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Jaundiced view of liver pâté?

10 April 2008 by

Foie gras is the food that divides the dinner table, and a recent surge in protests against restaurants has forced many to stop selling the controversial delicacy. Is there a future for foie gras on British menus? Kerstin Kühn investigates

Foie gras, whose name translates from French as "fat liver", is produced by the force-feeding of a goose or duck using a funnel attached to a long tube. The process causes the bird's liver to become enlarged, with an increased fat content. In medical terms, it develops a disease called hepatic lipidosis.

Anger over the moral aspect of this practice has grown in the past few years into an international campaign by animal rights activists to have foie gras banned on grounds of animal welfare.

In Britain in recent months, this has led to a surge of threats to, and attacks on, restaurants serving foie gras, forcing many to stop selling the controversial delicacy altogether. Restaurants including Midsummer House in Cambridge, Bearlands in Gloucester and, most recently, Beaujolais in Bath have been bullied into taking foie gras off their menus.

Adversarial tactics

But should restaurateurs have given in to the adversarial tactics used by animal rights activists?

Melanie Loram, legal executive at law firm Lawson-Cruttenden, which specialises in harassment cases, says they should not.

"What the activists are doing is, essentially, bullying and blackmailing, and this only works when operators acquiesce," she said. "While foie gras might be a controversial product, it is legal to sell it in the UK, so the restaurateurs aren't doing anything to break the law. It's a person's choice whether they want to eat foie gras or not, and this shouldn't be changed simply because not everyone agrees."

Matthew Mooney, owner of the Belle Epoque and Duke of Portland restaurants in Cheshire, who was advised by police to stop selling foie gras to avoid being targeted, agrees.

"I refuse to give in to violent activists," he said. "Foie gras is a delicacy that our customers enjoy. What's next? Veal? Lamb? Will we all have to be vegans soon?"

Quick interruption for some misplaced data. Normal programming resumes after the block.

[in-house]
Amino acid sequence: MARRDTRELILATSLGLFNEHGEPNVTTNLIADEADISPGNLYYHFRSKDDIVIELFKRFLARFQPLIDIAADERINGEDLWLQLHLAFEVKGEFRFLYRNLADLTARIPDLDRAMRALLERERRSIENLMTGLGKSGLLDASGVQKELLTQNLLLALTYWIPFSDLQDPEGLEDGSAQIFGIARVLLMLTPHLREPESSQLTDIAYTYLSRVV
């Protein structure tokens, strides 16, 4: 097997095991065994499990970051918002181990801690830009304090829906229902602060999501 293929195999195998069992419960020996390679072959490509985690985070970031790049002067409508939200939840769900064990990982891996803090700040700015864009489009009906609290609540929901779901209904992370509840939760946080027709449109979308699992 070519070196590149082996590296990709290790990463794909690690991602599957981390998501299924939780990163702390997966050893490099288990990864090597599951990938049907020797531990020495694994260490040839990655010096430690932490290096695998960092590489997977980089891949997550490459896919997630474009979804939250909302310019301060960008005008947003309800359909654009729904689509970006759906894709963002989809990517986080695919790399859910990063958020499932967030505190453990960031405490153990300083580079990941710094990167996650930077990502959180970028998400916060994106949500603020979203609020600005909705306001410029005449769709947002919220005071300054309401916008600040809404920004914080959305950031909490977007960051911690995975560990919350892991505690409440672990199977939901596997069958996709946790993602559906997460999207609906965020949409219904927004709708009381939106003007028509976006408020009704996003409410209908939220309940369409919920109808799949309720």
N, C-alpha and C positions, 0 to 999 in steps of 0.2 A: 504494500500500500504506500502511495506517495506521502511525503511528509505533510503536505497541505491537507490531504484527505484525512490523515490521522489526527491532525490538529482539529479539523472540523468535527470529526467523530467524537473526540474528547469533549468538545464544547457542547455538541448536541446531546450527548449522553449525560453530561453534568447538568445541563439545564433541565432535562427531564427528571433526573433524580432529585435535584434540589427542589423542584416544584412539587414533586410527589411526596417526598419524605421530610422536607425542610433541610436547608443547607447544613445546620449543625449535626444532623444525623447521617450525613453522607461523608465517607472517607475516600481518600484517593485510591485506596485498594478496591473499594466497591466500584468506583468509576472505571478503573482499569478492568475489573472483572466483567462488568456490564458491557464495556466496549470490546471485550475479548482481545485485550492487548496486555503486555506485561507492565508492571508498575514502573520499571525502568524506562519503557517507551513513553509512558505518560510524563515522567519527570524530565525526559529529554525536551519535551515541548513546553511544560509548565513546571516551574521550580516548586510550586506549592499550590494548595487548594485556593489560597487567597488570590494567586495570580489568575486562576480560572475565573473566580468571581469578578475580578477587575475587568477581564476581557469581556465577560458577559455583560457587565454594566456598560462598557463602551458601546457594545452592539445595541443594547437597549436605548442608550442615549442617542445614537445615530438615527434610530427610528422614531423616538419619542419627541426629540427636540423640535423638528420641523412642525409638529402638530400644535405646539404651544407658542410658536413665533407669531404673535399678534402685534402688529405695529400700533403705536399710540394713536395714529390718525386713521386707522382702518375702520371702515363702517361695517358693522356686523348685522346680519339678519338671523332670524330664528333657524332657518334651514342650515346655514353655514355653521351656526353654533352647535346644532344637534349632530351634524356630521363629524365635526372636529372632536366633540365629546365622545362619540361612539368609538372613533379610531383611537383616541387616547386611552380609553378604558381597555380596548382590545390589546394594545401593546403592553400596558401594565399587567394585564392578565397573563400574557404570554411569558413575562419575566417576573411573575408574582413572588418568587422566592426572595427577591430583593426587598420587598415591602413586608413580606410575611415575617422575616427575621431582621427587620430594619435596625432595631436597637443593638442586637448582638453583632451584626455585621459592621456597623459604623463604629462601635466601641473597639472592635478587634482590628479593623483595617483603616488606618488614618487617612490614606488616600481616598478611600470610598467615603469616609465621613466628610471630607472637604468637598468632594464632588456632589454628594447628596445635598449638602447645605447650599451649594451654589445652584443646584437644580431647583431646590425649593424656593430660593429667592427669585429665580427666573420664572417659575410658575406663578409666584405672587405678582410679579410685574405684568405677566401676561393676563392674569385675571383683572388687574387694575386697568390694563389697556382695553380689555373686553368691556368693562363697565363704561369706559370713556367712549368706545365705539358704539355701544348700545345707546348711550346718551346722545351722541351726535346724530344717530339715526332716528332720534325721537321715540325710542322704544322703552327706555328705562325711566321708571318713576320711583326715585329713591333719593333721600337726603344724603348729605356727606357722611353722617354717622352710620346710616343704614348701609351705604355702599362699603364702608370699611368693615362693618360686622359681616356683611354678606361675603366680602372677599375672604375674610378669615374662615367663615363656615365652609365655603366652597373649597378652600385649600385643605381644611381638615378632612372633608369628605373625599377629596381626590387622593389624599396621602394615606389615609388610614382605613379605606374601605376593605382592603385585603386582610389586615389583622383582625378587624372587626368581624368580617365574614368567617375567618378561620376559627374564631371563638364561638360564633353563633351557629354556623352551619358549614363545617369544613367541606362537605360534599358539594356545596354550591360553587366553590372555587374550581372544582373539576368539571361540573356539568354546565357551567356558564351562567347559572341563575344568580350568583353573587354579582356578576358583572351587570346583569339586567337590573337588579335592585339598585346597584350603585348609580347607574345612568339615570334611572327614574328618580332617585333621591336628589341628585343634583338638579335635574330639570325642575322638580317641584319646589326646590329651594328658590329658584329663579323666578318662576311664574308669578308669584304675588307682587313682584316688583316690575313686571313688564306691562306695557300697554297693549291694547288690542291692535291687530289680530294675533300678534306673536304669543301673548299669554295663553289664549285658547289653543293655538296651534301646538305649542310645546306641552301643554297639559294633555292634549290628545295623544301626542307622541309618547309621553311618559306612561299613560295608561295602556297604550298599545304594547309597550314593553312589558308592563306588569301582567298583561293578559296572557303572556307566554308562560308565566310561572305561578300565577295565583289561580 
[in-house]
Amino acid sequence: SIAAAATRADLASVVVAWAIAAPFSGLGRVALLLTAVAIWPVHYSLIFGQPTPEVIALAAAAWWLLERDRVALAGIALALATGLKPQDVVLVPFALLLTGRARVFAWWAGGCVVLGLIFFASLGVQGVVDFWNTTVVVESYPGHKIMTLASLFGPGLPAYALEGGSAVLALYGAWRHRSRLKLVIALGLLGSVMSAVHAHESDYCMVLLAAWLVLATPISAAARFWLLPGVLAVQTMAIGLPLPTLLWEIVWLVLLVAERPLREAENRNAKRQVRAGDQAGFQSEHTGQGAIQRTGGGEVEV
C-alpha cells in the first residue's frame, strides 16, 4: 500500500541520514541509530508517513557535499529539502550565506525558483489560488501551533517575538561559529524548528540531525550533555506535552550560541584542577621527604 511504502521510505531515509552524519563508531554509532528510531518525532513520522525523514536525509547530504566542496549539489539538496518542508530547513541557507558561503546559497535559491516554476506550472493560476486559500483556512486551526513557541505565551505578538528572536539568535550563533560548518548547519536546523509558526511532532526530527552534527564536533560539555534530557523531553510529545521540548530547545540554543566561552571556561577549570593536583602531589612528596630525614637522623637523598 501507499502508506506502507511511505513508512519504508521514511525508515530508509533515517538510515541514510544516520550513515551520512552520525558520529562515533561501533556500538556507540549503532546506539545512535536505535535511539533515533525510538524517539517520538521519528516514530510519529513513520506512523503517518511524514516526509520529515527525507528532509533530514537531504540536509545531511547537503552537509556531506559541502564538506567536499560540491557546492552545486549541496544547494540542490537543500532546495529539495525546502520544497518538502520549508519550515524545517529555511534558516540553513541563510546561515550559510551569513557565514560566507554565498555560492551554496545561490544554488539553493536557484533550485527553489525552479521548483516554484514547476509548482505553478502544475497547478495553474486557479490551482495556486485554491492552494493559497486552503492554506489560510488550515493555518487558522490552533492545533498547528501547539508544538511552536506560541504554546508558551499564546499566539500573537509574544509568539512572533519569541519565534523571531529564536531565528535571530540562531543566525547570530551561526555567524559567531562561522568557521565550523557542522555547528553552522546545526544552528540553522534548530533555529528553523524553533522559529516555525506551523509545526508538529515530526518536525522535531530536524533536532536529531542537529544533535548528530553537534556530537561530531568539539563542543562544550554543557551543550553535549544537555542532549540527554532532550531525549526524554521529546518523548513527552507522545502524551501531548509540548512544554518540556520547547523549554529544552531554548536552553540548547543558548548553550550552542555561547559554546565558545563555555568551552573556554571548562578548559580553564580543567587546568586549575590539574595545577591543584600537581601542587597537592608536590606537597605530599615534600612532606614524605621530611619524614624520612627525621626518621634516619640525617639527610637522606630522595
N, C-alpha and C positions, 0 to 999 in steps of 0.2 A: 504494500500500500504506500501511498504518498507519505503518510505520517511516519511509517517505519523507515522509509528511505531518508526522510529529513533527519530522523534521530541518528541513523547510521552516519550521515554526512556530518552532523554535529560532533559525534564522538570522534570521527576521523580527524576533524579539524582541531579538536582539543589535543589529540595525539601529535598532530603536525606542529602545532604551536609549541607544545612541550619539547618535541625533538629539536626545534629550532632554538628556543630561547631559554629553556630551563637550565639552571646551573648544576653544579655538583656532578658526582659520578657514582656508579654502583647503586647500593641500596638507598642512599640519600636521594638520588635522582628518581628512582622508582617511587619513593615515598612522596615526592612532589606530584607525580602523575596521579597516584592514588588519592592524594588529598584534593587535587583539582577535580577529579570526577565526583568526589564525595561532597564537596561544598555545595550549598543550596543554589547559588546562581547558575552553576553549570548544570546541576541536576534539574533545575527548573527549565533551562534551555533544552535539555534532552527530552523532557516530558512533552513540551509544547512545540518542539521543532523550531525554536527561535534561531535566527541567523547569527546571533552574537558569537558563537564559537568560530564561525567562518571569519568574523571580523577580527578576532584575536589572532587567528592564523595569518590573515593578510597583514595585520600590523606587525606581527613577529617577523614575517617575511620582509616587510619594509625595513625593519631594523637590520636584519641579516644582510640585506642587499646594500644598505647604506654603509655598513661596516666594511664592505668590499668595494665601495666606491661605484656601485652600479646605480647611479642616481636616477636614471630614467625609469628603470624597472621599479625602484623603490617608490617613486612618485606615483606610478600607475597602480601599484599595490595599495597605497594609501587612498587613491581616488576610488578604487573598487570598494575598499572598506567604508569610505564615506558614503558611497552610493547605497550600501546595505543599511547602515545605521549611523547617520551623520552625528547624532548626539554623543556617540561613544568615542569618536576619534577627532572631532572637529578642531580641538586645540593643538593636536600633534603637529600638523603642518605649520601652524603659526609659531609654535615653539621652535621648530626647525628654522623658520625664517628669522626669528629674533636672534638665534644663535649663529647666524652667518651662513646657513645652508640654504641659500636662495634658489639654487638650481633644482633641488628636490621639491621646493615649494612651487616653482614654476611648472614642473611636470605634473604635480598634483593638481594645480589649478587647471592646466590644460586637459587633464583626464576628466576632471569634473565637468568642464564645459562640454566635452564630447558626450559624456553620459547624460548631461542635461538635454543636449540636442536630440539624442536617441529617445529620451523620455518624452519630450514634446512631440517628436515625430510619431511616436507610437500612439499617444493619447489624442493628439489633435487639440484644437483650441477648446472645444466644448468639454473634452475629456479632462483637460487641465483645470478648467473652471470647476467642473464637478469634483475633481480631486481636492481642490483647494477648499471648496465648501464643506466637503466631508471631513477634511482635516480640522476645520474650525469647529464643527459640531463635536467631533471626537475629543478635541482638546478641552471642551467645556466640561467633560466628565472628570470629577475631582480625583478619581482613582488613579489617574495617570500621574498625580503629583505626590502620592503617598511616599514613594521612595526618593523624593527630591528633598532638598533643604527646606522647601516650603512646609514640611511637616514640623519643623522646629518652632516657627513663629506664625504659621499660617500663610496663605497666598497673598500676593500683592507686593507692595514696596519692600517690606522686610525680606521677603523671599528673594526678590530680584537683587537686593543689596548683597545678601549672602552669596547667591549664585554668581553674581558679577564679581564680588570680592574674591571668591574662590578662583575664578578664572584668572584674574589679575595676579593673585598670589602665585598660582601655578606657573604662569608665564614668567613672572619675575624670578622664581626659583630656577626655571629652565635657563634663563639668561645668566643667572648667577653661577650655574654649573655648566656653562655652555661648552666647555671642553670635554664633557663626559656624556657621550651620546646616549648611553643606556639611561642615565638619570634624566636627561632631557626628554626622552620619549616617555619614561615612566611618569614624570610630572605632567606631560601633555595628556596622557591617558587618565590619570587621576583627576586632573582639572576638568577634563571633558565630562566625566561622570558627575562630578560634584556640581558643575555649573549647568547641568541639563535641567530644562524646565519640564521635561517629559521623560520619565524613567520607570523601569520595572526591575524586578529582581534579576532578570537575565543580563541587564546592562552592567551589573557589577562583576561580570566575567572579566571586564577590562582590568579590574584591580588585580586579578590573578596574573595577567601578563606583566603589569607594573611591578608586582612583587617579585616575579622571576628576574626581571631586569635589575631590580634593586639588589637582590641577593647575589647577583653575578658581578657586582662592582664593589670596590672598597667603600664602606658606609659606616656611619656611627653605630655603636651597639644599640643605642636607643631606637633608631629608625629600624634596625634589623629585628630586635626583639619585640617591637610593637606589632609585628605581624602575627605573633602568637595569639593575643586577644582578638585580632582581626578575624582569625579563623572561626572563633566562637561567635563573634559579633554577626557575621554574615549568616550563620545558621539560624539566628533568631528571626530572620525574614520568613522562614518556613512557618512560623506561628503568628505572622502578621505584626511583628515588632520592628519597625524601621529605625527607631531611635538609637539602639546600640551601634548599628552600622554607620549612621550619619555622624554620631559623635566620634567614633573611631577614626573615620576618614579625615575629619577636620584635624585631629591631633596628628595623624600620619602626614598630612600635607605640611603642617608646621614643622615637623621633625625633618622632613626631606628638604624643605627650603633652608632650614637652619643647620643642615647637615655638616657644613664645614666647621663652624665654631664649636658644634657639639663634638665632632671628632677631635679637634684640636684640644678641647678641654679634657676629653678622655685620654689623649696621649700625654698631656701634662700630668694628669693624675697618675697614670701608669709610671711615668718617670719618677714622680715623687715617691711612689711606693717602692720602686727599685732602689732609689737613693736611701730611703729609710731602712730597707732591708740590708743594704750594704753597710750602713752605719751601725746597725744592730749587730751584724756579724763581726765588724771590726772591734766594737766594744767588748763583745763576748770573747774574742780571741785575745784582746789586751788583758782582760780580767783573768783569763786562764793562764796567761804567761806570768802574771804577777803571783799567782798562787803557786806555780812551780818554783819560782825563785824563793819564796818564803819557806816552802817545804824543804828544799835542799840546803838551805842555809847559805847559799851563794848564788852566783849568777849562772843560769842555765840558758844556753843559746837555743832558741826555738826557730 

While ignoring activists might have worked for some, others have not been so lucky. A case in point is Midsummer House in Cambridge, which in February this year came under attack from the Animal Liberation Front (ALF).

The two-Michelin-starred restaurant was badly vandalised in an attack that, according to chef-patron Daniel Clifford, was the culmination of a series of threats, including anonymous letters and protestors demonstrating outside.

"A brick was thrown through one of the windows just before service, and the next day the restaurant was vandalised," Clifford said. "These people are extremists, and we were in a very dangerous situation that we couldn't win. We had to protect our staff and diners and, knowing what the ALF is capable of, we had no choice but to give in and take foie gras off the menu."

Indeed, bearing the safety of your staff and diners in mind is of vital importance, and Hamish Cameron Blackie, partner and employment specialist at solicitors Barlow Robbins, points out that every operator has a duty of care.

He said: "There is a degree of likelihood in regards to an employer's duty of care], and if operators can't foresee that an attack is likely to happen, they can't take steps to protect staff.

"However, if operators are the subject of a sustained campaign of violence, they have a duty of care towards both their staff and diners. They should warn them and, if necessary, alert the police."

Dangerous situation

This view is echoed by Loram, who says that the first point of call in a dangerous situation should be the local police.

"The police will be able to help and make sure that operators' premises are properly supervised," she said. "The other alternative is to take out an injunction under the Harassment Act, which can prevent certain types of people from entering the premises. However, this can be difficult when you are an isolated unit."

But animal rights activists don't seem to be the only force affecting the sale of foie gras. Glynn Purnell, chef-proprietor of Purnell's in Birmingham, said that his decision to take foie gras off his menu had nothing to do with protestors.

"Fewer and fewer of my diners were ordering foie gras, and it was a waste of my money to buy it," he said. "Whether diners are becoming more health-conscious or ethically aware, there's a definite trend away from foie gras."

So, while animal rights activists seem to be getting increasingly organised in their quest to stop operators from selling foie gras, shifting consumer tastes and a changing eating-out market could well have a more profound effect on whether the delicacy remains a fixture on restaurant menus.

Read more at www.caterersearch.com/foiegras

By Kerstin Kühn

E-mail your comments to Kerstin Kühn here.

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